Log In

Reset Password
Performing Arts

Shakespeare’s ‘Much Ado About Nothing’ opens June 30 at FLC

Isabelle Herringer (Beatrice) and Holden Grace (Benedick) dress in 1940s post-World War II style in the costume shop for “Much Ado About Nothing.” (Courtesy)

It’s 1945. American soldiers are returning home from World War II. Big-band music fills the air – “Sing, Sing, Sing” and “I’m Beginning to See the Light.”

That’s the setting for “Much Ado About Nothing,” Shakespeare’s comedy about the battle of the sexes, opening Thursday (June 30) at Fort Lewis College. Durango Theatreworks is bringing back Shakespeare Under the Stars to the campus at the outdoor Busby Amphitheatre through July 10.

Spearheaded by Michael McKelvey, head of FLC’s new musical theater program and impresario of Durango Theatreworks, the show features Holden Grace, a recent FLC graduate, as Benedick, and Isabelle Herringer, a theater and political science major at Loyola Marymount University, as Beatrice. Four other actors fill out the cast: Kiedis Begaye, Jay Hall, Kieran Peck and Linda Stephenson. Each takes on multiple roles in order to bring Shakespeare’s comedic universe to life. Director Robert Faires has traveled from Austin, Texas, to join the team and shape 15 scenes into whole cloth on FLC’s outdoor stage.

Shakespeare borrowed the plot from various sources dating back to Greek comedy. Ancient conventions, such as pranks, fake turns, love-at-first-sight, casual misunderstandings and overheard conversations, lead to Comedy’s inevitable happy ending.

That said, here’s the story: The war is over, and three soldiers, Don Pedro, Claudio and Benedick, arrive at Leonato’s house for a stopover. They are greeted by Leonato’s daughter, Hero, and her cousin, Beatrice. Young Claudio instantly falls for Hero, introducing the love-at-first-sight convention and an inevitable marriage. Beatrice, who apparently met Benedick earlier, reignites an original spark, “a merry little war.” Their highly contentious relationship rekindles as verbal combat, energizing the whole play. Meanwhile, Hero and Claudio’s romance stumbles when another character, Don John, Don Pedro’s mean-spirited half-brother, concocts a prank that drastically subverts wedding plans. The two storylines intertwine and gain considerable speed at the end. Running time for this production is one hour and 45 minutes.

Besides time traveling “Much Ado” to 1945 with costumes, music and even some jitterbug, another theatrical device has been used to bring the late-16-century comedy to a modern audience.

“There’s a lot of ‘breaking-the-fourth-wall,’” Grace said. “The actors frequently speak directly to the audience, as in all of Shakespeare’s plays. For example, there’s a moment when I give a good wink to the women in the audience. I flirt with them as part of what Benedick is saying.”

If you go

WHAT: “Much Ado About Nothing,” a comedy by William Shakespeare, directed by Robert Faires, Durango Theatreworks at Fort Lewis College.

WHEN: 7:30 p.m. June 30, July 1-3, 5, 7, 9 and 10.

WHERE: Busby Outdoor Amphitheatre, FLC, 1000 Rim Drive.

TICKETS: $15 to $30, available online at https://bit.ly/3Owbo3l. Plenty of free parking.

MORE INFORMATION: Visit www.durangotheatreworks.org and www.durangoconcerts.com.

“Beatrice also breaks the fourth wall in different scenes, especially when she references me,” Herringer said. “She may gesture or look at someone in the audience when she’s doing that. Or, when Beatrice sees or thinks outside of herself. When she eventually learns of Benedick’s love, she talks to the audience. She examines herself and has to confront her unlovable aspects. And, she changes her opinion of herself.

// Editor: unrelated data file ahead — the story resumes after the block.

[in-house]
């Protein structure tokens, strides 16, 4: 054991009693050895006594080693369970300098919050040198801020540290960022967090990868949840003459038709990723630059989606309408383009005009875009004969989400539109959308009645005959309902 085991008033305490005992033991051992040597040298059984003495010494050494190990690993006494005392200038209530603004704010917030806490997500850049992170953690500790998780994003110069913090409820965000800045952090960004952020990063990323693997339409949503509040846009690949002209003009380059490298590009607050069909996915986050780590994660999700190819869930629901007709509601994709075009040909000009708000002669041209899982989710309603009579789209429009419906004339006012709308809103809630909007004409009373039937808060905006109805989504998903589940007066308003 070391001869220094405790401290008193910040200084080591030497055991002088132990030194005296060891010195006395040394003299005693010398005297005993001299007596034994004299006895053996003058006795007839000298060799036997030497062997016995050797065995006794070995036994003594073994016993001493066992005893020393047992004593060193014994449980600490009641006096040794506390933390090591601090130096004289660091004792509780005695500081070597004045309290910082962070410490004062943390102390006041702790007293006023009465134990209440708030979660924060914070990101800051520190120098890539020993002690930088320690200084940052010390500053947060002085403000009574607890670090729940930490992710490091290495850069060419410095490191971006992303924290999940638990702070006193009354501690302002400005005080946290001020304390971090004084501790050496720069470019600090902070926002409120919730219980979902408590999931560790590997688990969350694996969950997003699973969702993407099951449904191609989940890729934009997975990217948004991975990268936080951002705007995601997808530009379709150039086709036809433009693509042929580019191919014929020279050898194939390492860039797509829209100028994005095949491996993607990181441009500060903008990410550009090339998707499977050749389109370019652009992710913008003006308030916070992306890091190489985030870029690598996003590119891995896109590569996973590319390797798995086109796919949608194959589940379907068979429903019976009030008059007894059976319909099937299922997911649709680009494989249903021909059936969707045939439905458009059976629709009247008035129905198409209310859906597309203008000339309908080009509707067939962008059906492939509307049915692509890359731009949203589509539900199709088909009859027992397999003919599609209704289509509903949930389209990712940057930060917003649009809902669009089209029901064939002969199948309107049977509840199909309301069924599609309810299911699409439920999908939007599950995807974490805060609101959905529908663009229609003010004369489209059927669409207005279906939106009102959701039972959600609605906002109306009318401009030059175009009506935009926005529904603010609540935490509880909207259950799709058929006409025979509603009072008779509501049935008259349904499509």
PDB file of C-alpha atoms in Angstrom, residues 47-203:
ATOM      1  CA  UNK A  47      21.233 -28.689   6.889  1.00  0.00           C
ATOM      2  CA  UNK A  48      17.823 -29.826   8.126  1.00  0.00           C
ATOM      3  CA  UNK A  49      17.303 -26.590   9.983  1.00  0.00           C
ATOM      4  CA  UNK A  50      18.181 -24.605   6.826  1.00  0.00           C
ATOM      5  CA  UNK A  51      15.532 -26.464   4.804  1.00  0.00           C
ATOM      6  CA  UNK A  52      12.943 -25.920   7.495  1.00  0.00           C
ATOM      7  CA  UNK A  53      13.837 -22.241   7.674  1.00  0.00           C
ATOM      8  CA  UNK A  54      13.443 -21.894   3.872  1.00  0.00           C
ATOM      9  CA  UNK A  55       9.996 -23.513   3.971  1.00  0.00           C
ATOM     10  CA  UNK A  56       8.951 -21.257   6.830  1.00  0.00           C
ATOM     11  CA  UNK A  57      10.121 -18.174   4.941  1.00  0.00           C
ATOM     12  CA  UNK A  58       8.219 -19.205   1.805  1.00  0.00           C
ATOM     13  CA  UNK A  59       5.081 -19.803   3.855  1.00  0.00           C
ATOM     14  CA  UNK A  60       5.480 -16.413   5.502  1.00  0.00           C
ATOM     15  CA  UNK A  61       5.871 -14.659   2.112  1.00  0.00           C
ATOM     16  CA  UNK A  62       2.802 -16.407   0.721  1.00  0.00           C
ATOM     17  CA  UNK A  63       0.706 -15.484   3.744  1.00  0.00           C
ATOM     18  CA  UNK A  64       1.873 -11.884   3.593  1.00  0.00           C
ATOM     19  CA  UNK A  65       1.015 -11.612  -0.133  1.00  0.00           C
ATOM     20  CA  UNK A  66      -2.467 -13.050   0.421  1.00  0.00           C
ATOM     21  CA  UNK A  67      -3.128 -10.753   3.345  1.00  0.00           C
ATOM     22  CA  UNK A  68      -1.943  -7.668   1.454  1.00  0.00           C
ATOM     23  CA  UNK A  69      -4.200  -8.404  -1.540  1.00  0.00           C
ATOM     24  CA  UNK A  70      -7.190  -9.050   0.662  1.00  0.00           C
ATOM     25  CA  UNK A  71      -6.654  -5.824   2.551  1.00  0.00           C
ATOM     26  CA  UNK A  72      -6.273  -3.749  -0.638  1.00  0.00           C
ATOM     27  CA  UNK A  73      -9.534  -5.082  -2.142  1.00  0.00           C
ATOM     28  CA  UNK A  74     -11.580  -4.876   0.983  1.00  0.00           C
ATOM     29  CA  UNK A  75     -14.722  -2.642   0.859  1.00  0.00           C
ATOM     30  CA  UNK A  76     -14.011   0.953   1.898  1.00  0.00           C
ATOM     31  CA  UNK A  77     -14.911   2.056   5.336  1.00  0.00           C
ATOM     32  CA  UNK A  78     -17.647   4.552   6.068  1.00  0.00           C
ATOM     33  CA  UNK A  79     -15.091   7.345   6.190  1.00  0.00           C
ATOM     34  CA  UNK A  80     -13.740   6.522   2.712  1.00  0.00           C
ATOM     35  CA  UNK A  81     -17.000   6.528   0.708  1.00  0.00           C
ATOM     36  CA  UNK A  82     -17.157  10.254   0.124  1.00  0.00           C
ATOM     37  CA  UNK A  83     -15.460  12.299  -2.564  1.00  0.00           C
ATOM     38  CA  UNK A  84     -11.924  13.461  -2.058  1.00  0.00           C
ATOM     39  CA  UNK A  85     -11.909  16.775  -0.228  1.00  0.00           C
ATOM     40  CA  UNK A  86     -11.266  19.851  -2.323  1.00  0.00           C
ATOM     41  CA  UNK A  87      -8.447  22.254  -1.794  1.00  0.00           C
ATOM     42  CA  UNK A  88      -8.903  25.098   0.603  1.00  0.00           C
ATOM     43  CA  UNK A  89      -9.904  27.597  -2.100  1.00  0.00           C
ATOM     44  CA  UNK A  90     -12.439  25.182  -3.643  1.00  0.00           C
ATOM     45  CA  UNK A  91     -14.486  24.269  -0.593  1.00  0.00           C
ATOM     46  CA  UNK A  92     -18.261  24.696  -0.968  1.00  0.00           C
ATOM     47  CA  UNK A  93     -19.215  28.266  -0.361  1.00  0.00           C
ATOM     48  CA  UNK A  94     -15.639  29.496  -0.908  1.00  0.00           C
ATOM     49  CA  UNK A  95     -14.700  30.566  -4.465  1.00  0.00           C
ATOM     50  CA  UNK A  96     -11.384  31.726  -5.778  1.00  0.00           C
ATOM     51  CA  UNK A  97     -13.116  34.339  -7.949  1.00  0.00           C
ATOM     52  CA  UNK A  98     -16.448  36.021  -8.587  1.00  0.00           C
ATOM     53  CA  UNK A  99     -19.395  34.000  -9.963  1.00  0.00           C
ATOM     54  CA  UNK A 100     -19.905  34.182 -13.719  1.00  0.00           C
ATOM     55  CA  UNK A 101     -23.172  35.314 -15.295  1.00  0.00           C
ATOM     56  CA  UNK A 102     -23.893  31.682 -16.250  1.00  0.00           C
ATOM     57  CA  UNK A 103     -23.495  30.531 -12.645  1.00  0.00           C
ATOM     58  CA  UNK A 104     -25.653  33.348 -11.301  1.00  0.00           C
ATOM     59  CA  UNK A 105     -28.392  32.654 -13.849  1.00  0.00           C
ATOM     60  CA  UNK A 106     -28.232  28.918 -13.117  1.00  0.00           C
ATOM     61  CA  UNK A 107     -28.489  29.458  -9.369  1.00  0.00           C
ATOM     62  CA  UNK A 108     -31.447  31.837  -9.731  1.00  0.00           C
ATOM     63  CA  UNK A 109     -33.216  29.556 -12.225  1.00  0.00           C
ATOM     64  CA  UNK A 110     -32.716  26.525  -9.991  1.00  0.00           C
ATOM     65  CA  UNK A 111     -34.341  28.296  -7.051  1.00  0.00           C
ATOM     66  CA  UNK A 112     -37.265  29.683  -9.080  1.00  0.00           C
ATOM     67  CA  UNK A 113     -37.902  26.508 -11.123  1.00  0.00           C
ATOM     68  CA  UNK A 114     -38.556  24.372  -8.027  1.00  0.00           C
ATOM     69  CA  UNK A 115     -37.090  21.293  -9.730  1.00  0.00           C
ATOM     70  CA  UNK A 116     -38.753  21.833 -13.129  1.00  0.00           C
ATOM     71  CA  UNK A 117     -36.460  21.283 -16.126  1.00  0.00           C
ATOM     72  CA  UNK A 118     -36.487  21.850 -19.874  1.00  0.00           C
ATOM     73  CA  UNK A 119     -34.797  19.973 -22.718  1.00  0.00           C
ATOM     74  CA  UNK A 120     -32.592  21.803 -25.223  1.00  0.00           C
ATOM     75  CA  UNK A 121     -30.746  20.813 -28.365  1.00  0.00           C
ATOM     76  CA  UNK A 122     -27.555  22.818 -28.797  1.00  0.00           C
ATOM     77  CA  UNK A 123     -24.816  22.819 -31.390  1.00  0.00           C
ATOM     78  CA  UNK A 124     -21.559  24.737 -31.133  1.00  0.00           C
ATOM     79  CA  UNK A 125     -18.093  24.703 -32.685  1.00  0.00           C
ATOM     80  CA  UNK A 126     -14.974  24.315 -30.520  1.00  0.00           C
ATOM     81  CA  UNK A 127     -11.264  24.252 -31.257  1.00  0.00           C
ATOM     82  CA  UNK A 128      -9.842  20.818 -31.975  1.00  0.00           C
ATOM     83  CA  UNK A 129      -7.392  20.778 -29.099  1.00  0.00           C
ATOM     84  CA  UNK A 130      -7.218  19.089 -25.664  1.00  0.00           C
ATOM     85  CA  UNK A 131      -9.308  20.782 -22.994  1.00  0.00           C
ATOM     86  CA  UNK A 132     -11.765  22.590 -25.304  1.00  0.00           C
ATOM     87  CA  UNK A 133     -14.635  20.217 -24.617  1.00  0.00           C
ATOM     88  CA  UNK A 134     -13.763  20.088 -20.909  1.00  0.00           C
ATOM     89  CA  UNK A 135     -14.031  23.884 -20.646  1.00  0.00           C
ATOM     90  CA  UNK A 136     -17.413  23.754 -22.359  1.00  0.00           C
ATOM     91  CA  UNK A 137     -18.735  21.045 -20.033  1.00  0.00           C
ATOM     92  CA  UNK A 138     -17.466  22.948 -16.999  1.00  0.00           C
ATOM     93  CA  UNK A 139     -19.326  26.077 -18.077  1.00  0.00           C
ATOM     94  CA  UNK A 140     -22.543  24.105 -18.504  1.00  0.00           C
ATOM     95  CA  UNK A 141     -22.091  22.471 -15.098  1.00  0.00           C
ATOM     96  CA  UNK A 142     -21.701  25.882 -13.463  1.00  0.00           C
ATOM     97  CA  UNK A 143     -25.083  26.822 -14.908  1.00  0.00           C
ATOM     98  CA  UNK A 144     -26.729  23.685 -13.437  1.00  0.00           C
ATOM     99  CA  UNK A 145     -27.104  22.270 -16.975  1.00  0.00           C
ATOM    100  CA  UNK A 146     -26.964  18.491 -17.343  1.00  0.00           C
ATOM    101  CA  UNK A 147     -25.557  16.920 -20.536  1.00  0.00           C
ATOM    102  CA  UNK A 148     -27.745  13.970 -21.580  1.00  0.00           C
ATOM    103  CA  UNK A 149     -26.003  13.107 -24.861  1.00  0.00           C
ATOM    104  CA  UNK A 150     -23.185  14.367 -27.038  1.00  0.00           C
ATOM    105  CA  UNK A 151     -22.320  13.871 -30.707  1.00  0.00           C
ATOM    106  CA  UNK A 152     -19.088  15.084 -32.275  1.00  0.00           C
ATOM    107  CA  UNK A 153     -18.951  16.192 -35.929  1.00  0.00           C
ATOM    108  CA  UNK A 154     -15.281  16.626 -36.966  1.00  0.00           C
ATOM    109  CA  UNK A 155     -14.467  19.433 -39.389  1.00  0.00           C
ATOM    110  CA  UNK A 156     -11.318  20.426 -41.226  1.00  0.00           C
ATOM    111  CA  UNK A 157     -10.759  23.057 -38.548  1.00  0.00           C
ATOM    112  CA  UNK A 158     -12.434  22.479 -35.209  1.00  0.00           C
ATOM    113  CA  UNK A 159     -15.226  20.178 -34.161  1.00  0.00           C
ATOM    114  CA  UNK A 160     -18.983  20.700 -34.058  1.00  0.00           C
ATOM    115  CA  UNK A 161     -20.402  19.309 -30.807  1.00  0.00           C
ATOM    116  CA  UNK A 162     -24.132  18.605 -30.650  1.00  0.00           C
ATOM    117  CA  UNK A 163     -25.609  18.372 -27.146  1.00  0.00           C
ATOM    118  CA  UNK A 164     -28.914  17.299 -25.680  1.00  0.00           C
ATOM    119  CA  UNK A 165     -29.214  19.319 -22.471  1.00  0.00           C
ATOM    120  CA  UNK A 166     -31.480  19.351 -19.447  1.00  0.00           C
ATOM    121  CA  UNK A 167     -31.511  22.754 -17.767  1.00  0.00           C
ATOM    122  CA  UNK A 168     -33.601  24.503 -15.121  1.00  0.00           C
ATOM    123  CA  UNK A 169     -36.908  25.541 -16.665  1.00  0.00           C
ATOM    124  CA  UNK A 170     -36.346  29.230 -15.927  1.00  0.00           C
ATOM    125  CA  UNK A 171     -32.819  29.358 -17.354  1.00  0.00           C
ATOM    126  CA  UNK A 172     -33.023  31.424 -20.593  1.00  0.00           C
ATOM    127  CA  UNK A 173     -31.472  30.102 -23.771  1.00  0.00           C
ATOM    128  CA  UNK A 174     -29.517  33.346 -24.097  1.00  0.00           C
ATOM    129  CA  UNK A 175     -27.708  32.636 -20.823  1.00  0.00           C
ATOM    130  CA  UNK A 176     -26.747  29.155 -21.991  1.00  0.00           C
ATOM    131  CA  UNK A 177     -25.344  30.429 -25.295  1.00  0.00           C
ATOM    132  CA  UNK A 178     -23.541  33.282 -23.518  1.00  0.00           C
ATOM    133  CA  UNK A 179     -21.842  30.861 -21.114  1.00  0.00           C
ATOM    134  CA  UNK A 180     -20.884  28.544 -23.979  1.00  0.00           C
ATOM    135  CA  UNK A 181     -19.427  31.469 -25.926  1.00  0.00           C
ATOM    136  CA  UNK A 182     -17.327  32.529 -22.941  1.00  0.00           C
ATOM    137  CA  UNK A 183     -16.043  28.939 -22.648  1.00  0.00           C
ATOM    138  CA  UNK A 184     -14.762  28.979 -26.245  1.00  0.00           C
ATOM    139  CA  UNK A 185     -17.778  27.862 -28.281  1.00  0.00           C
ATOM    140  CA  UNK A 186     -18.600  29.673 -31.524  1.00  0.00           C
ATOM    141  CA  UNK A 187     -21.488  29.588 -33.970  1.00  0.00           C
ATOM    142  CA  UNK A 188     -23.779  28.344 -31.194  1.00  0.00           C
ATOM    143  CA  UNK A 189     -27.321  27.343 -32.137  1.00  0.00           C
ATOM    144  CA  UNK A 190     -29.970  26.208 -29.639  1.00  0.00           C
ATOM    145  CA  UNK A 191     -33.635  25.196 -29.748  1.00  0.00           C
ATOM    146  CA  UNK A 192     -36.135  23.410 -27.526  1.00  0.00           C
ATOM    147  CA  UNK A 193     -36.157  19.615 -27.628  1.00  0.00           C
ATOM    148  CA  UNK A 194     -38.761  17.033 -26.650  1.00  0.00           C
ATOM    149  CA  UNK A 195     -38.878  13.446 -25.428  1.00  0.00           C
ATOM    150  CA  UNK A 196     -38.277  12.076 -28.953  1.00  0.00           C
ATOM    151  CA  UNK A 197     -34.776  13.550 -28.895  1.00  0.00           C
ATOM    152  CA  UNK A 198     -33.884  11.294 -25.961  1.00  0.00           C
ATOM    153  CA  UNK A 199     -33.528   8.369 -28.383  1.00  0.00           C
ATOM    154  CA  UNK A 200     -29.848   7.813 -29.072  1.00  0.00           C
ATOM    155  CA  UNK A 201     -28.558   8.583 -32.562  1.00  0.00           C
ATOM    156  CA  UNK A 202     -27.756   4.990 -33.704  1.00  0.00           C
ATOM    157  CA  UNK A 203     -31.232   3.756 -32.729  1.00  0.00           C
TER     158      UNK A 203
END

“I love her,” she said. “She’s feisty, independent, and she doesn’t need a man for validation.”

In contrast, “Benedick is a goofball,” Grace said. “But he’s a good goofball.”

Pretending he was breaking the fourth wall, he added: “I play to my strengths in that regard.”

Encountering Shakespeare

Isabelle Herringer and Holden Grace have a long list of acting credits.

Herringer is a graduate of Durango High School, where she played Mary Warren in “The Crucible,” Flossy in “On the Town” and Little Eponine in “Les Misérables.” She’s a mezzo-soprano who has studied with Drea Pressley and Jill Holly, and performed under directors Mona Wood Patterson and Ben Mattson. Herringer is now a student at Loyola Marymount University.

Grace is an actor-singer and recent graduate of Fort Lewis College. He has had leading roles in many FLC productions such as “The Pirates of Penzance” and most recently as Judge Turpin in “Sweeney Todd.” Among other directors, Grace has learned from Dennis Elkins, Felicia Meyer, Ginny Davis and Michael McKelvey. Grace has also studied voice and opera performance with FLC’s Wesley Dunnagan.

With all their performance history behind them, Herringer and Grace said “Much Ado About Nothing” is their first Shakespearean production.

“It’s been my dream,” Grace said. “And I’ve learned that it’s one thing to see a Shakespearean play and another to be in it. Once you are into the show, you realize how much your respect for the language changes.

“Our director (Robert Faires) has done a good job deepening our understanding for Shakespearean language,” he said. “He’s pointed out certain words specifically, such as the word ‘wonder.’ It appears often in the text.

“Robert suggested that every time we see that word, we give it some importance. Near the end of the play, for example, the Friar says: ‘Let wonder seem familiar,’” he said. “Up to that point, there’s been a lot of confusion that can’t be explained – or will be explained later. So, the Friar says that line and emphasizes wonder.

“Isn’t enjoying Shakespeare as the actors are on stage – about the audience suspending disbelief and experiencing wonder?”

Judith Reynolds is an arts journalist and member of the American Theatre Critics Association.